I have a confession to make: I am not a DIY project person. Yes, I manage a site that features a lot of DIY projects, and yes, I am a very enthusiastic proponent of well-done DIY. But if you went into my apartment expecting to hear a slew of stories about how I stripped down that and how I constructed this, you would be sorely disappointed. At one point this fact may have depressed me ("Ugh! I'm such a loser because I can't sew!"), but as I've gotten older I've taken on a new perspective: I actually do have a home filled with handmade items. What? Am I a closet DIY'er? Do I sleepwalk and unknowingly craft lampshades at 3am in the morning? (That would be pretty awesome, actually.) No, friends. I'm not a DIY person. I'm a DIBSHA person.
DIBSHA: "Do It By Supporting Handmade Artists"
I am the first person to cast long admiringly glances in the direction of people who sew their own curtains and pillow covers, who reupholster, repaint, and repair everything from headboards to pipe shelves. If I'm honest, the extent of my DIY endeavors include painting my wood bedside tables (nope, I didn't sand or prime. I literally took a pint of paint and a brush and went to town) and upholstering an ottoman from scratch (which, granted, sounds super impressive, but I took a class and had a significant amount of help from a class assistant assigned to correct all of my mis-staples).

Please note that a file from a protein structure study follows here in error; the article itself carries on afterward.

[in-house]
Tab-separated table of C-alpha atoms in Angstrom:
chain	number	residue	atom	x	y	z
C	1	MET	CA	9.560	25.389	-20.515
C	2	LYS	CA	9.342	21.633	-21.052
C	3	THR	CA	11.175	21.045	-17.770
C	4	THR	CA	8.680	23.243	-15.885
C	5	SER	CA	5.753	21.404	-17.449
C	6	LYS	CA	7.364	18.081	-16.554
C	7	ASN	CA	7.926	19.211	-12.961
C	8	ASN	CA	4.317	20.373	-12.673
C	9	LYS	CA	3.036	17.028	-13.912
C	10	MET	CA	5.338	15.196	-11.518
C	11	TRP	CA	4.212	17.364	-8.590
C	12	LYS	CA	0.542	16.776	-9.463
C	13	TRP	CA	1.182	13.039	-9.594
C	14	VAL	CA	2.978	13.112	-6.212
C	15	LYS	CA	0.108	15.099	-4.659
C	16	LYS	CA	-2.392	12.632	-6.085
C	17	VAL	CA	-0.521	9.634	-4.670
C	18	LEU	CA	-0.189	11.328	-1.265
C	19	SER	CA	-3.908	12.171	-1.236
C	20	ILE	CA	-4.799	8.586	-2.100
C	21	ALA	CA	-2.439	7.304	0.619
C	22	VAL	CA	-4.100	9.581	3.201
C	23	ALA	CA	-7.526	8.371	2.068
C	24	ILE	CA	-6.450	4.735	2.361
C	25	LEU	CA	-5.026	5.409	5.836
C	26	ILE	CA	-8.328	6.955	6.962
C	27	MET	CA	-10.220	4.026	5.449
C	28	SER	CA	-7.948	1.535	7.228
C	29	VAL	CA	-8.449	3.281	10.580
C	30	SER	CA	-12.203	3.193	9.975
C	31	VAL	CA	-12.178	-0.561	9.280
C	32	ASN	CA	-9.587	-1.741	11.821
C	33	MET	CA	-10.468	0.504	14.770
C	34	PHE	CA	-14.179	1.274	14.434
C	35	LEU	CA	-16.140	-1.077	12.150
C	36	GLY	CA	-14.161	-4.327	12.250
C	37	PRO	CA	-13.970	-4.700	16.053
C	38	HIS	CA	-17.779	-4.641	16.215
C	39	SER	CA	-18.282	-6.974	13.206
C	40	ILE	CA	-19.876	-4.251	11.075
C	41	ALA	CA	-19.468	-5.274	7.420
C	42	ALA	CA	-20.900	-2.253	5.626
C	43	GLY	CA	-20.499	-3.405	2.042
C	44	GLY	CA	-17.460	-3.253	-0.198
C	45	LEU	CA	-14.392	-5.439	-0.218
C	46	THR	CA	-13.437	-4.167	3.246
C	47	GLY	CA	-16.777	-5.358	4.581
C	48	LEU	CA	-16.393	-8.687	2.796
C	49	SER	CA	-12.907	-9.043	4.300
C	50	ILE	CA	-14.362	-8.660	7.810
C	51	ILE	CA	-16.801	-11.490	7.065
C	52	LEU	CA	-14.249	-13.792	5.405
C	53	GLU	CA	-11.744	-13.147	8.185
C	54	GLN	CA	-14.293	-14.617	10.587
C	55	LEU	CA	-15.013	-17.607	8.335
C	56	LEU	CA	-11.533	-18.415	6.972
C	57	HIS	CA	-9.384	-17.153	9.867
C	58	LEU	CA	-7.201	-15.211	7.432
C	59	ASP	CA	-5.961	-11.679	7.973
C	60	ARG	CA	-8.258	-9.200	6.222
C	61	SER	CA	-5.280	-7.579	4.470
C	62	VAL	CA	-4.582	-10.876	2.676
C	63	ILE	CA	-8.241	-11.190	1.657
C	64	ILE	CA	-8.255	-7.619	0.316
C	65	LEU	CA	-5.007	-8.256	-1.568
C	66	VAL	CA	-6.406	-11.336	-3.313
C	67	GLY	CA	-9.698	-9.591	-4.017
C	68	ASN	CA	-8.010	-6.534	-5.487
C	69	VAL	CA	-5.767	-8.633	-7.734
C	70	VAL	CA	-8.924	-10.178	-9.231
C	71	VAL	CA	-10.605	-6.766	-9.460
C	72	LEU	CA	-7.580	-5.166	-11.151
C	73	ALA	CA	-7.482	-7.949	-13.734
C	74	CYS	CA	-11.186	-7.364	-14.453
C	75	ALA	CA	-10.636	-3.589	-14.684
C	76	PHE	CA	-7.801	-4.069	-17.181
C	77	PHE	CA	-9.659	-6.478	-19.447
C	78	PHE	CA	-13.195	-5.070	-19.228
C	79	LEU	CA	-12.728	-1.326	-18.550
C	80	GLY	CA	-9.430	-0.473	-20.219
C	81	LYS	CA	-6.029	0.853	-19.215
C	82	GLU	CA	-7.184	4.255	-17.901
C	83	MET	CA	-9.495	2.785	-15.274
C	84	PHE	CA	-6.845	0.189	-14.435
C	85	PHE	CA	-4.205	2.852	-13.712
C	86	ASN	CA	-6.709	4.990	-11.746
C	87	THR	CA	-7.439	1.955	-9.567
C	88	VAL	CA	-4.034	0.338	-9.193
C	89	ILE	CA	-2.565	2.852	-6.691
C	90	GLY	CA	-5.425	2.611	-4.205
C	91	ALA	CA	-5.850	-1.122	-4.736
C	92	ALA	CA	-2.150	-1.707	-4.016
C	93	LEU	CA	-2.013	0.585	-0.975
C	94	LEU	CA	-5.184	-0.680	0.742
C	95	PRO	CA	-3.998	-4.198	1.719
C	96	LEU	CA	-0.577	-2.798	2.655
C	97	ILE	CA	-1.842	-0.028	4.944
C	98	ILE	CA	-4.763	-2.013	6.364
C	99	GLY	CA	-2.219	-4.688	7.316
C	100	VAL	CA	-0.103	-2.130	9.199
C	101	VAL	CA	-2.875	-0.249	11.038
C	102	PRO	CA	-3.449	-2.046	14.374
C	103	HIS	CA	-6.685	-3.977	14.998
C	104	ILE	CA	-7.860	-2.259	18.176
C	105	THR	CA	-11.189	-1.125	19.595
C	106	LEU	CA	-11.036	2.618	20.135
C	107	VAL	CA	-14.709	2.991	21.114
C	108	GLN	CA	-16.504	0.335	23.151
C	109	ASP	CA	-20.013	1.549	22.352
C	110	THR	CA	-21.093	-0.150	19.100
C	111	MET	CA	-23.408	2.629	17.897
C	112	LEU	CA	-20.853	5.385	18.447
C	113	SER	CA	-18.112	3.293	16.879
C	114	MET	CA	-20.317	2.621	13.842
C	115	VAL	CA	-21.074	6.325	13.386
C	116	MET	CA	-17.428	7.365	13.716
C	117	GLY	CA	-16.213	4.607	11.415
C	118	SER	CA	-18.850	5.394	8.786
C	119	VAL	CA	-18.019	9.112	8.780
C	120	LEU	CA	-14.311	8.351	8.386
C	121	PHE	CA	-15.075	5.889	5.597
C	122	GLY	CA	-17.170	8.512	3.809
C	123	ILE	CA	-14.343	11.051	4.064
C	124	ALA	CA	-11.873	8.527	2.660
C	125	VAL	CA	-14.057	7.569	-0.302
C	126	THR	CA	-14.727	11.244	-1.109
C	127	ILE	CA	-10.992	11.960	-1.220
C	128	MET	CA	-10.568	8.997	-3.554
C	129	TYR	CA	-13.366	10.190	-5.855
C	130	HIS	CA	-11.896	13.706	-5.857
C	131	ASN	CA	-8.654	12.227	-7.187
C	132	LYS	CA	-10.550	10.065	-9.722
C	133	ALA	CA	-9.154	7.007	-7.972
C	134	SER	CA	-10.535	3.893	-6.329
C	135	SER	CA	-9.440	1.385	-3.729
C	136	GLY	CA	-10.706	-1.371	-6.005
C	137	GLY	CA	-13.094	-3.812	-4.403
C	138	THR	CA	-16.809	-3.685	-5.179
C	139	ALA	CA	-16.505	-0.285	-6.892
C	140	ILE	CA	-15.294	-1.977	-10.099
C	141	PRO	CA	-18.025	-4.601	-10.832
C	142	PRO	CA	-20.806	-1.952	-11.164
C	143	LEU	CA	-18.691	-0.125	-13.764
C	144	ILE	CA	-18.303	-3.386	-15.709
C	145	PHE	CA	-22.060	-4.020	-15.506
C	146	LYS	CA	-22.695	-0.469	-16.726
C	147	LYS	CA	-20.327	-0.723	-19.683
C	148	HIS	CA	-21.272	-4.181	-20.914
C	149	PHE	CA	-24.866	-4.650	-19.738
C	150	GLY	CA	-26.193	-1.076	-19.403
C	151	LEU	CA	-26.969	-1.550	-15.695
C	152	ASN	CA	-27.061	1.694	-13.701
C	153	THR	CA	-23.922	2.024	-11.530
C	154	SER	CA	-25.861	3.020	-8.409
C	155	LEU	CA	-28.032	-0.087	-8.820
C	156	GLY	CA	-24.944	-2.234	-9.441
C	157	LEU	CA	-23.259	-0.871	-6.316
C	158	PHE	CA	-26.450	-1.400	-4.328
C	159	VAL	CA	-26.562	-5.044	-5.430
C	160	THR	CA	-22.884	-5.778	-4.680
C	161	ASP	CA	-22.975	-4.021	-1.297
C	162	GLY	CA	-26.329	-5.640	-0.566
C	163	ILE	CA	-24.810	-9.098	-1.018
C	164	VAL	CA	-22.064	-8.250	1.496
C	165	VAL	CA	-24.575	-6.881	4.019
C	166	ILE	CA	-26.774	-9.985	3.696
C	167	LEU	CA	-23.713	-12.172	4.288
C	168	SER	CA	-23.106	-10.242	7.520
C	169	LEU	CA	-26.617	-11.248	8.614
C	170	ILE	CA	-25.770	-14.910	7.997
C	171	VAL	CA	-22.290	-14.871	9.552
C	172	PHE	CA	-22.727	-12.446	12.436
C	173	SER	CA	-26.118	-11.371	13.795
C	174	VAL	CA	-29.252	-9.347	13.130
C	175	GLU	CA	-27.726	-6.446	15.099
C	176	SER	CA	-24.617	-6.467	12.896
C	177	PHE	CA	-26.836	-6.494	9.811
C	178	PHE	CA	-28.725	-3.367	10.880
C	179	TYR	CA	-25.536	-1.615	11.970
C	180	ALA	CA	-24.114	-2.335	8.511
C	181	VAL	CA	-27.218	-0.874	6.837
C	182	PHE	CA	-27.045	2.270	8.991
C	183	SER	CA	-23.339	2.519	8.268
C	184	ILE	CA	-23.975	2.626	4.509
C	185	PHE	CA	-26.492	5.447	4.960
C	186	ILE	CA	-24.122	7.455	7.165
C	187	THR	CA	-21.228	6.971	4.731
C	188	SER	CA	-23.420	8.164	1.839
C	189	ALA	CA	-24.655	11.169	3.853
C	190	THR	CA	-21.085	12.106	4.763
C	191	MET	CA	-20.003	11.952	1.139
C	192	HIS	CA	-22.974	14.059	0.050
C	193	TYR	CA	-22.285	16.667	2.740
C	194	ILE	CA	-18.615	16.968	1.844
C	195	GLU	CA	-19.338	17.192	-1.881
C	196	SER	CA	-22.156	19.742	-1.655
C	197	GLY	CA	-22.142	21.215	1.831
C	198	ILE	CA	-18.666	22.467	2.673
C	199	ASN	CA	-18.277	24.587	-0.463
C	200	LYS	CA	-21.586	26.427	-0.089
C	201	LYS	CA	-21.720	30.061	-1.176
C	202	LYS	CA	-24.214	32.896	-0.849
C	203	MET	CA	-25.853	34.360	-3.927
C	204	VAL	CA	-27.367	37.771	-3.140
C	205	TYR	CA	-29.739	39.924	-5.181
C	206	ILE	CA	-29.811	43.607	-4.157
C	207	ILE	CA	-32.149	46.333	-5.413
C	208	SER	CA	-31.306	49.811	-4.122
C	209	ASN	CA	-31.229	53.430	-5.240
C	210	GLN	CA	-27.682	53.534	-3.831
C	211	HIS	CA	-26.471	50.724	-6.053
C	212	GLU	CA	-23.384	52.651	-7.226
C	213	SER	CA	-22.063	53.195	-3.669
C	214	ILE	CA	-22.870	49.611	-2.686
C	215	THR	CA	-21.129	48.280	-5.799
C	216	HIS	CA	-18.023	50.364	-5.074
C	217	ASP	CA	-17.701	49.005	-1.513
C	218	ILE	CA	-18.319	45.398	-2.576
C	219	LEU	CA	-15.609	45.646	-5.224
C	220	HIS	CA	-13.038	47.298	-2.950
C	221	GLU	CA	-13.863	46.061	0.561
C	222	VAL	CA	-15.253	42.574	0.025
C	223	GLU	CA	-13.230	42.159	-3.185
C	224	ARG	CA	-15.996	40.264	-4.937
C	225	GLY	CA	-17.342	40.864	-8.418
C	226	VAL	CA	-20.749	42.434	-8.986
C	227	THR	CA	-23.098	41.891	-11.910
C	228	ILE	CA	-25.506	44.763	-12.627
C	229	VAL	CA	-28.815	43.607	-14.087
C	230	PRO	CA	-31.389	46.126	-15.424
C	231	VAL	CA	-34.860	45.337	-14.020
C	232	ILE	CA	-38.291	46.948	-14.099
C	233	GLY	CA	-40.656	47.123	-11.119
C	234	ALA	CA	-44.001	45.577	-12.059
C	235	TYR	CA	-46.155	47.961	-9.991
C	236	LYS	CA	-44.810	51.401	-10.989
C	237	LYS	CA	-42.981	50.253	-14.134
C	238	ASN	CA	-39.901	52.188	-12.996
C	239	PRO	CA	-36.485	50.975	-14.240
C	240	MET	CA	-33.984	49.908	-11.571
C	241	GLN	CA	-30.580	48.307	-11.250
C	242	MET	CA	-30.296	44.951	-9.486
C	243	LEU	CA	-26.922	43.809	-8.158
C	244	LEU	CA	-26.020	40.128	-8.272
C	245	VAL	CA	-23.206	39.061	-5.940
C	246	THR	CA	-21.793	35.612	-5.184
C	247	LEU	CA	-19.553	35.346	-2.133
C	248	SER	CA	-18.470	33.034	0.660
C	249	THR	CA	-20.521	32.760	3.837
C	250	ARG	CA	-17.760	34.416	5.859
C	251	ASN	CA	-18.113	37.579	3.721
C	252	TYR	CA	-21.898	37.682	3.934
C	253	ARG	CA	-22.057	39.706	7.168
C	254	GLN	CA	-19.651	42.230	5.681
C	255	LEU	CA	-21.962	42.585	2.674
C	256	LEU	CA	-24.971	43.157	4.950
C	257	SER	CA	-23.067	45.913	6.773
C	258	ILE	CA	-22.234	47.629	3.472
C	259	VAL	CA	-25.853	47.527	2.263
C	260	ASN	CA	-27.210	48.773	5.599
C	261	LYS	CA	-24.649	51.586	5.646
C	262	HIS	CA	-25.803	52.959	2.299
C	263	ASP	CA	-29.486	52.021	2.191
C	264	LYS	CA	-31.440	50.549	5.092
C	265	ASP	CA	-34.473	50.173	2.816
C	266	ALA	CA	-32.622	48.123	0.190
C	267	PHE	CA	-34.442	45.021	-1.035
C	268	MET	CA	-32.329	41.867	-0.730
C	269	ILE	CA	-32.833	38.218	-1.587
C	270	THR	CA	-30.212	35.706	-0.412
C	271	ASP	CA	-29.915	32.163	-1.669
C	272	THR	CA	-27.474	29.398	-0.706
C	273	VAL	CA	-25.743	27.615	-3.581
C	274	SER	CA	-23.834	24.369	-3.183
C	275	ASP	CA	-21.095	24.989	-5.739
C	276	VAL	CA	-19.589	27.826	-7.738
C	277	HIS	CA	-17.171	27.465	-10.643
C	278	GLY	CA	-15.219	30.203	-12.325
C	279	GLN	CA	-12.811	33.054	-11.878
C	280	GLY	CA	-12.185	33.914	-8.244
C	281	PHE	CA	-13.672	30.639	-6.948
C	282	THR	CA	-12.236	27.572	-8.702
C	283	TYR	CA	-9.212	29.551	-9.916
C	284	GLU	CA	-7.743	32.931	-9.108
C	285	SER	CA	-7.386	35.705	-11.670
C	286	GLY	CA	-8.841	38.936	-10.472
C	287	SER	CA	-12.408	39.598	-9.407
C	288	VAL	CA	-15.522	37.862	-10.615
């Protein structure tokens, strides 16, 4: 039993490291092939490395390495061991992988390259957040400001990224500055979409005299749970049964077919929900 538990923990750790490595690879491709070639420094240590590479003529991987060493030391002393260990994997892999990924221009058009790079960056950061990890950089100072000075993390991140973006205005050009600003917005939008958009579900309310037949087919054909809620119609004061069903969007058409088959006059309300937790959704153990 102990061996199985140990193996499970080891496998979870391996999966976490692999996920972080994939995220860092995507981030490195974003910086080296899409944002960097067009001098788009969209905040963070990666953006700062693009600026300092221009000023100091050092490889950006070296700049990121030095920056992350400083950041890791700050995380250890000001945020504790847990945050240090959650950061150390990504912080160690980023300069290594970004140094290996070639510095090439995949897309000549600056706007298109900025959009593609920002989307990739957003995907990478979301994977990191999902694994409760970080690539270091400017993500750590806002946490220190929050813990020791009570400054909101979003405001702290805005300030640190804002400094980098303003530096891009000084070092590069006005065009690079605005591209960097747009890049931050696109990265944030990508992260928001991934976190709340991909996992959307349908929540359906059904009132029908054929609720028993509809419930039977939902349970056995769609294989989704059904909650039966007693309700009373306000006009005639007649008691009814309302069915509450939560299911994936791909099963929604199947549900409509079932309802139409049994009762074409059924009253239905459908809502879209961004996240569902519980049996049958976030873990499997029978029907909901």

Last November I wrote a post lamenting my black thumb, and through that humbling experience realized my own piddly DIY endeavors might be better served supporting other artists' talents instead. In other words, if I can't do it, I should support someone who can. Not having the skills or time to do it yourself shouldn't be a cause for guilt; it can be an opportunity to support someone else.
I'm always been a 'Buy' rather than 'DIY' girl, but if I can be a 'Buy Handmade' girl, even better! Now THAT is something I know I can do, and do with pleasure!
We've written a lot on the value of buying handmade: it supports small communities and individuals; handmade items are higher quality, unique, and not mass-produced; it creates an appreciation for and desire to support the creator and their trade. As Rikkianne wrote in her new Re-Nest column, Redefine, when you buy handmade "you are playing a part in a type of appreciation for how things are made, where they came from, and actually promoting their use as opposed to just purchasing a quick fix. We live in a fast-paced, throw-away society, but it's the creative process of our indie community and eco handmade world that forces us to slow down a little bit. It invites us to ask ourselves questions about the materials we use, their past life, and their future possible uses."
My favorite items to buy handmade are:
- Textiles: so many beautiful options out there! Favorites include anything made of linen or wool, including curtains, pillow covers, tea towels, napkins, and blankets.
- Artwork: 20x200, Paperwork, The Working Proof... these are only some of the terrific online sources for buying and supporting independent artists.
- Ceramics: Pottery takes handmade back to its original meaning.
- Food: I love food, and thankfully I live in Brooklyn where it seems every week there's a new artisan food maker popping up in some part of the borough. I'll happily support local ingredients and talent wherever I can.
- Jewelry: Fashion isn't something we talk about on Re-Nest, but I'll mention it in this case because I love supporting jewelry makers. Most of my favorite pieces are handmade.
All this month we're focusing on the Handmade Home at Re-Nest, but check out these past posts on all things handmade to get started:
(Images: 1. Leela Cyd Ross | Re-Nest; 2. Cambria Bold, and as linked)